We have combined genetic and biochemical approaches to analyze the function of the RNA-binding protein Nova-1, the paraneoplastic opsoclonus-myoclonus ataxia (POMA) antigen. Nova-1 null mice die postnatally from a motor deficit associated with apoptotic death of spinal and brainstem neurons. Nova-1 null mice show specific splicing defects in two inhibitory receptor pre-mRNAs, glycine alpha2 exon 3A (GlyRalpha2 E3A) and GABA(A) exon gamma2L. Read More

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February 2000
16 Reads

Clinical nosologic and genetic aspects of Joubert and related syndromes.

J Child Neurol 1999 Oct;14(10):660-6; discussion 669-72

Department of Pediatrics, University of Washington School of Medicine and Children's Hospital and Regional Medical Center, Seattle 98195, USA.

Joubert syndrome is an autosomal-recessive disorder characterized by cerebellar hypoplasia, hypotonia, developmental delay, abnormal respiratory patterns, and abnormal eye movements. The biochemical and genetic basis of Joubert syndrome is unknown and a specific chromosomal locus for this disorder has not been identified. Review of this disorder and related syndromes suggests that (1) hypoplasia of the cerebellar vermis in Joubert syndrome is frequently associated with a complex brain stem malformation represented as the "molar tooth sign" on magnetic resonance imaging, (2) the "molar tooth sign" could be present in association with the Dandy-Walker malformation and occipital encephalocele, (3) cerebellar hypoplasia is present in conditions related to Joubert syndrome such as Arima syndrome; Senior-Loken syndrome; cerebellar vermian hypoplasia, oligophrenia, congenital ataxia, coloboma, and hepatic fibrosis syndrome; and juvenile nephronophthisis due to NPH1 mutations, and (4) the brainstem-vermis malformation spectrum is probably caused by at least two and probably several genetic loci. Read More

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http://dx.doi.org/10.1177/088307389901401007DOI Listing
October 1999
1 Read

Genes and premature ovarian failure.

Mol Cell Endocrinol 1998 Oct;145(1-2):75-80

Service d'Endocrinologie, Hôpital Saint-Antoine, Paris, France.

Premature ovarian failure (POF) is an heterogeneous syndrome. Among genetic causes, X monosomy as in Turner syndrome or X deletions and translocations are known to be responsible for POF. The genes involved in ovarian function, located on the X chromosome are still unknown. Read More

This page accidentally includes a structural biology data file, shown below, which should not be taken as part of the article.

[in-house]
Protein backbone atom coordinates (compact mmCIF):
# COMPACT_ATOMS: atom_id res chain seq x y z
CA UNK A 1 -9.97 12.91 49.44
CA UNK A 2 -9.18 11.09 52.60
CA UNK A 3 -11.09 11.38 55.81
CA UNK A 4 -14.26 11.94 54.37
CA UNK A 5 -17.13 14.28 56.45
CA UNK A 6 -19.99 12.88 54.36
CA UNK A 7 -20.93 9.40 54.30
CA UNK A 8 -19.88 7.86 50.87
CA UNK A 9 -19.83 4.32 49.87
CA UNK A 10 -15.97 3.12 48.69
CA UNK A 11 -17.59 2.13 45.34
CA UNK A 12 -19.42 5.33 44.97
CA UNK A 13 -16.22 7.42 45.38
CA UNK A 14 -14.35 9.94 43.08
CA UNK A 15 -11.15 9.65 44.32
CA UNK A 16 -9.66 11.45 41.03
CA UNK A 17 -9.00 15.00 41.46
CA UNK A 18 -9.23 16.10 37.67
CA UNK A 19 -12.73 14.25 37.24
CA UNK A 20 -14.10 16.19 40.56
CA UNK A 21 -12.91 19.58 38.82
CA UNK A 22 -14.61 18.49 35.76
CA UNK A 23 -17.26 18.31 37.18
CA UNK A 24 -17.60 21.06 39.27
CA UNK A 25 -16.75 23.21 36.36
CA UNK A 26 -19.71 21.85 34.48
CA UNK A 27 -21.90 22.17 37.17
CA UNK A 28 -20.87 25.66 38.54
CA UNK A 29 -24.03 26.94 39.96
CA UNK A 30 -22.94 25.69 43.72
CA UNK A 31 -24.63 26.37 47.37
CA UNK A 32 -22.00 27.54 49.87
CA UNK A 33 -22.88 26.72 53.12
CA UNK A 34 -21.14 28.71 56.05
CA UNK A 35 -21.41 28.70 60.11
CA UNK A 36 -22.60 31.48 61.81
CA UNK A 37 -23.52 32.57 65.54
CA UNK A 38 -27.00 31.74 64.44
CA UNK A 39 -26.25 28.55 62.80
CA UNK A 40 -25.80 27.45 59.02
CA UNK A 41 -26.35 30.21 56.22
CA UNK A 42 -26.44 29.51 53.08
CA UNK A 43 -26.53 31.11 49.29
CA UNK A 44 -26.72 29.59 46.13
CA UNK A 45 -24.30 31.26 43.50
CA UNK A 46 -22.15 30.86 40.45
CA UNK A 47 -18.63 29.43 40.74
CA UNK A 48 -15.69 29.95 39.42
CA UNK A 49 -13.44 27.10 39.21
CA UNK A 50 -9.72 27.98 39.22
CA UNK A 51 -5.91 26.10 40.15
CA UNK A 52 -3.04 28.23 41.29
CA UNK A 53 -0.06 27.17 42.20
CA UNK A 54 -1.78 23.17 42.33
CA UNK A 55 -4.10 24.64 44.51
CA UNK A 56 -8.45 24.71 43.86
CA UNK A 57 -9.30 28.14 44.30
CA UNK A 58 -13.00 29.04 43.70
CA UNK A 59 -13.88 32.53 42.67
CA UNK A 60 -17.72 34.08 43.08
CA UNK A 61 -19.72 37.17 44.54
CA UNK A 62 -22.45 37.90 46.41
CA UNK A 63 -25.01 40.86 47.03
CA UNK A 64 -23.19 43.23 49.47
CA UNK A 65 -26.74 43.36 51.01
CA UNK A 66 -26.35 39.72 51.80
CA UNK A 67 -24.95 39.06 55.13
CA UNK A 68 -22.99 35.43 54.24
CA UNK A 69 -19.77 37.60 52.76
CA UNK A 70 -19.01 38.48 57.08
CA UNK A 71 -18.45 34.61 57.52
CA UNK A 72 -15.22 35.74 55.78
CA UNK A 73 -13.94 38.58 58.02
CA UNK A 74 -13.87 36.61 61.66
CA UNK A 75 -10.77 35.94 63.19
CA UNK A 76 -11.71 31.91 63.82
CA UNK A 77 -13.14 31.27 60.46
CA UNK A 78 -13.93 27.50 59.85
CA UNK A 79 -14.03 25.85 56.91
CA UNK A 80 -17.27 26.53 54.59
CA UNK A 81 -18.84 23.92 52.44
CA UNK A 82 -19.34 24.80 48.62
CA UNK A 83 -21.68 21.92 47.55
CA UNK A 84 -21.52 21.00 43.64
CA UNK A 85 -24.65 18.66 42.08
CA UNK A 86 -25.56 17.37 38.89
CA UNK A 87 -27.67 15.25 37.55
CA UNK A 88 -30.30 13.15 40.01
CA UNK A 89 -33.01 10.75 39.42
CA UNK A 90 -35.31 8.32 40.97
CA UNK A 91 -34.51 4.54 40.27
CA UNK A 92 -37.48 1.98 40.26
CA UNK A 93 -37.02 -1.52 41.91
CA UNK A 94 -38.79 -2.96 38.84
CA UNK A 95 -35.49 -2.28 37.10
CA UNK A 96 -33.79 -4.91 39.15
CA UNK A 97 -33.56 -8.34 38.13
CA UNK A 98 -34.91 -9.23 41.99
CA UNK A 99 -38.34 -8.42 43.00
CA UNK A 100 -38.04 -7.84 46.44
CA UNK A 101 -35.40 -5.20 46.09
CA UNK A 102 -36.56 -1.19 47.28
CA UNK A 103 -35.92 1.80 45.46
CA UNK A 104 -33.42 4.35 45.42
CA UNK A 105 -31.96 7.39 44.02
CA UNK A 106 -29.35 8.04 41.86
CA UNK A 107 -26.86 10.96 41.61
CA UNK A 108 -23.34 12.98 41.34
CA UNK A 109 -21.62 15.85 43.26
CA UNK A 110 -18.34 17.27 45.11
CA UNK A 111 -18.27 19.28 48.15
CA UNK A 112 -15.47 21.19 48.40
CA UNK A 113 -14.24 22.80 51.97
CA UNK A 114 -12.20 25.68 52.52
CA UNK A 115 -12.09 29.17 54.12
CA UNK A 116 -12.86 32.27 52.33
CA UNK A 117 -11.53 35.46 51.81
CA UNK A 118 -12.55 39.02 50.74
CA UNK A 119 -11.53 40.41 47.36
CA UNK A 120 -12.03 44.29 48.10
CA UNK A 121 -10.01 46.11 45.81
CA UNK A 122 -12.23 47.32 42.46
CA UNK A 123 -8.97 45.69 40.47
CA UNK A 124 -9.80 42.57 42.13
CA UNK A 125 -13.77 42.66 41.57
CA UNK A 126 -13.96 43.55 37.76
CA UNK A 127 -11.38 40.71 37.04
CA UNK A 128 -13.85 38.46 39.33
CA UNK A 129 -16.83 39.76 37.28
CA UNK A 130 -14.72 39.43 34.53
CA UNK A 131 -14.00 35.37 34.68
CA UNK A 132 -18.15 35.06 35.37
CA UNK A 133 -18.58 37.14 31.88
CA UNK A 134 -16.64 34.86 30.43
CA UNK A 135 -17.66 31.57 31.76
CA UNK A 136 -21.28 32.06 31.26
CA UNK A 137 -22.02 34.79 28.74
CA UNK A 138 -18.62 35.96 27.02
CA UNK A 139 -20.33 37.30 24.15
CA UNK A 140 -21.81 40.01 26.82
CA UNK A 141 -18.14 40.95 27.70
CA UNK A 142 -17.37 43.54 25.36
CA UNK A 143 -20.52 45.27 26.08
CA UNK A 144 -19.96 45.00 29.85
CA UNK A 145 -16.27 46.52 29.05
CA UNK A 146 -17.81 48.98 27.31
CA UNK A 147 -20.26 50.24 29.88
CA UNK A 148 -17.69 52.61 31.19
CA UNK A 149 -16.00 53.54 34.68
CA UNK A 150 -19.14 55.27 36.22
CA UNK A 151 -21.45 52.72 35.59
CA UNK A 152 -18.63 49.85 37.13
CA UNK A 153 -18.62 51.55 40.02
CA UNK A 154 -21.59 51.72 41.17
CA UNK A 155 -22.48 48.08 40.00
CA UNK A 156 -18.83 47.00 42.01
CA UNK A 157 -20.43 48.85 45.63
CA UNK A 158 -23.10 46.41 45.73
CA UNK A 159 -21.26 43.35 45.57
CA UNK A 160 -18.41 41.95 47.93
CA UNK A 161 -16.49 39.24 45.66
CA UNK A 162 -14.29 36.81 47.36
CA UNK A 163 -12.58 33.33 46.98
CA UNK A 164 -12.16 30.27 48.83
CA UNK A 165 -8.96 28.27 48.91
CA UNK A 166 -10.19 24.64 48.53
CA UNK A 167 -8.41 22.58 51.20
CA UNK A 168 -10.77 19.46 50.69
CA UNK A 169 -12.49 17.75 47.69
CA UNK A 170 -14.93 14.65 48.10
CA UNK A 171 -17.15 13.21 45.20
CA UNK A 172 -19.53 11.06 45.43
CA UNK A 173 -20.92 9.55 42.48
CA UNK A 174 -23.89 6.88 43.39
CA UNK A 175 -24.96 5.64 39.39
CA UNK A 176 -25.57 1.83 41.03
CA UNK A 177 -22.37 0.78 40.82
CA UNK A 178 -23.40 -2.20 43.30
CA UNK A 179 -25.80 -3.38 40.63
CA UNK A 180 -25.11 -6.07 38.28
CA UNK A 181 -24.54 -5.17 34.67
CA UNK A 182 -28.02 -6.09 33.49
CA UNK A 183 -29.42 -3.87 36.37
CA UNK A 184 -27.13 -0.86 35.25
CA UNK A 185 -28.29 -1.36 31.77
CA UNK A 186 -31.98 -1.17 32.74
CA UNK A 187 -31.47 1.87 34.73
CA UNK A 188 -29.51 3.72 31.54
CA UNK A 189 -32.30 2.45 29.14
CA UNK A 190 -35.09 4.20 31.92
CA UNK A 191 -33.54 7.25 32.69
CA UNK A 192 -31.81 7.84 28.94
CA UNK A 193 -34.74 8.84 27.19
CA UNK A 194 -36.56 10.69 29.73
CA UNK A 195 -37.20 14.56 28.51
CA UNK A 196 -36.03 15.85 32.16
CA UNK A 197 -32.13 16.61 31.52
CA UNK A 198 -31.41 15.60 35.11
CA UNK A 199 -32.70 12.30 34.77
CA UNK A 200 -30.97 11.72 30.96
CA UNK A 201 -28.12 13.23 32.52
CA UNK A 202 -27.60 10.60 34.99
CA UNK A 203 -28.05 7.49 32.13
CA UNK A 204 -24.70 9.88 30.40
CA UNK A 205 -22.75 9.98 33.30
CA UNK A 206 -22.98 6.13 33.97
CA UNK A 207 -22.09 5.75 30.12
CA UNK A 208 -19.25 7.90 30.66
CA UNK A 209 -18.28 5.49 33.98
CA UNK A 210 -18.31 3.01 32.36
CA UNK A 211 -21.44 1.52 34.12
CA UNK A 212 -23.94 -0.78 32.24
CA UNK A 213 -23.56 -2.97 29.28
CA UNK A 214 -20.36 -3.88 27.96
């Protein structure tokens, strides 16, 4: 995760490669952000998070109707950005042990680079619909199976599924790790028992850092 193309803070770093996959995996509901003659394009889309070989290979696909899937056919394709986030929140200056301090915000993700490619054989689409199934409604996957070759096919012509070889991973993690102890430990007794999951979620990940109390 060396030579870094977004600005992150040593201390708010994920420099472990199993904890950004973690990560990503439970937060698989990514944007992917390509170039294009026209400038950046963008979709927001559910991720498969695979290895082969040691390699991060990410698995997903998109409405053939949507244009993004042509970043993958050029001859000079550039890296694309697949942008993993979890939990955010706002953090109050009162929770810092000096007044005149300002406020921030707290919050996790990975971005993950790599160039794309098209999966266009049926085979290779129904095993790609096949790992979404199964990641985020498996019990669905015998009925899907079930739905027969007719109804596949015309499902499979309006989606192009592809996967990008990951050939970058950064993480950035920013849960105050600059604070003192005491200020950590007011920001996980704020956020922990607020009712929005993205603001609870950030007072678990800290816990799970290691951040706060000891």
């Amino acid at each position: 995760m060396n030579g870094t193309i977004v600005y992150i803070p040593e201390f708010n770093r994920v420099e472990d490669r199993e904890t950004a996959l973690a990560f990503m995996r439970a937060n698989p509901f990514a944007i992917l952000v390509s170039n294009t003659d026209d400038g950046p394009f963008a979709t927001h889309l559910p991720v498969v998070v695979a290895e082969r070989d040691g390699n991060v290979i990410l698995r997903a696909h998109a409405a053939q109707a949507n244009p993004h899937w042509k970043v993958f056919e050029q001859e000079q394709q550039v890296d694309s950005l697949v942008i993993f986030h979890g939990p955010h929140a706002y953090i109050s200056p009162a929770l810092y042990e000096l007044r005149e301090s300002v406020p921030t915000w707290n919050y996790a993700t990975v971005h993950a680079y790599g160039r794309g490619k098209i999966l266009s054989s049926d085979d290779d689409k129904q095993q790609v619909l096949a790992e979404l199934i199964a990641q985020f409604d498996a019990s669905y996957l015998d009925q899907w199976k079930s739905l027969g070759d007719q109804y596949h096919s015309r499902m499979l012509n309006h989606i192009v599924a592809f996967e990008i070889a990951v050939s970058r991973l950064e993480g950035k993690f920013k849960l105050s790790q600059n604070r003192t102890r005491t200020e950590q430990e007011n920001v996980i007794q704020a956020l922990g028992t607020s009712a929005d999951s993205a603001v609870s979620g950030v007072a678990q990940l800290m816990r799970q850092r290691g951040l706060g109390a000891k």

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October 1998
3 Reads

The role of ATM in DNA damage responses and cancer.

Authors:
C E Canman D S Lim

Oncogene 1998 Dec;17(25):3301-8

St Jude Children's Research Hospital, Department of Hematology and Oncology, Memphis, Tennessee 38105-2794, USA.

Ataxia-telangiectasia (AT) is a complex, autosomal recessive disorder characterized by cerebellar ataxia, believed to result from progressive neurodegeneration, and telangiectasia, dilation of blood vessels within the eyes and parts of the facial region. AT patients suffer from recurrent infections caused by both cellular and humoral immune deficiencies and as a population, are significantly predisposed to cancer, particularly lymphomas and leukemias. Early attempts at treating these malignancies with radiotherapy revealed another hallmark of AT, a profound hypersensitivity to the cytotoxic effects of ionizing radiation (IR) which is recapitulated at the cellular level in culture. Read More

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http://dx.doi.org/10.1038/sj.onc.1202577DOI Listing
December 1998
3 Reads

Molecular genetics of the hereditary ataxias.

Adv Genet 1998 ;38:31-68

Centre de Recherche Louis-Charles Simard, Montréal, Québec, Canada.

One of us (MP) learned about the mapping of Huntington disease gene to chromosome 4 from the late Dr. Anita Harding. She got the news over the phone from her London office during a visit to Italy for a meeting on hereditary ataxias. Read More

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August 1998
6 Reads

Mitochondrial DNA (mtDNA) diseases: correlation of genotype to phenotype.

Biochim Biophys Acta 1995 May;1271(1):135-40

University Department of Clinical Neurology, Institute of Neurology, London, UK.

This study examines the relationship of genotype to phenotype in 14 unselected patients who were found to harbour the A3243G transition in the mitochondrial transfer RNALeu(UUR) gene commonly associated with the syndrome of mitochondrial encephalopathy, lactic acidosis and strokes (MELAS). Only 6 of the 14 cases (43%) had seizures and recurrent strokes, the core clinical features of the MELAS phenotype. Of the remaining cases, four had an encephalomyopathy with deafness, ataxia and dementia, two had syndromes with progressive external ophthalmoplegia and two had limb weakness alone. Read More

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May 1995
5 Reads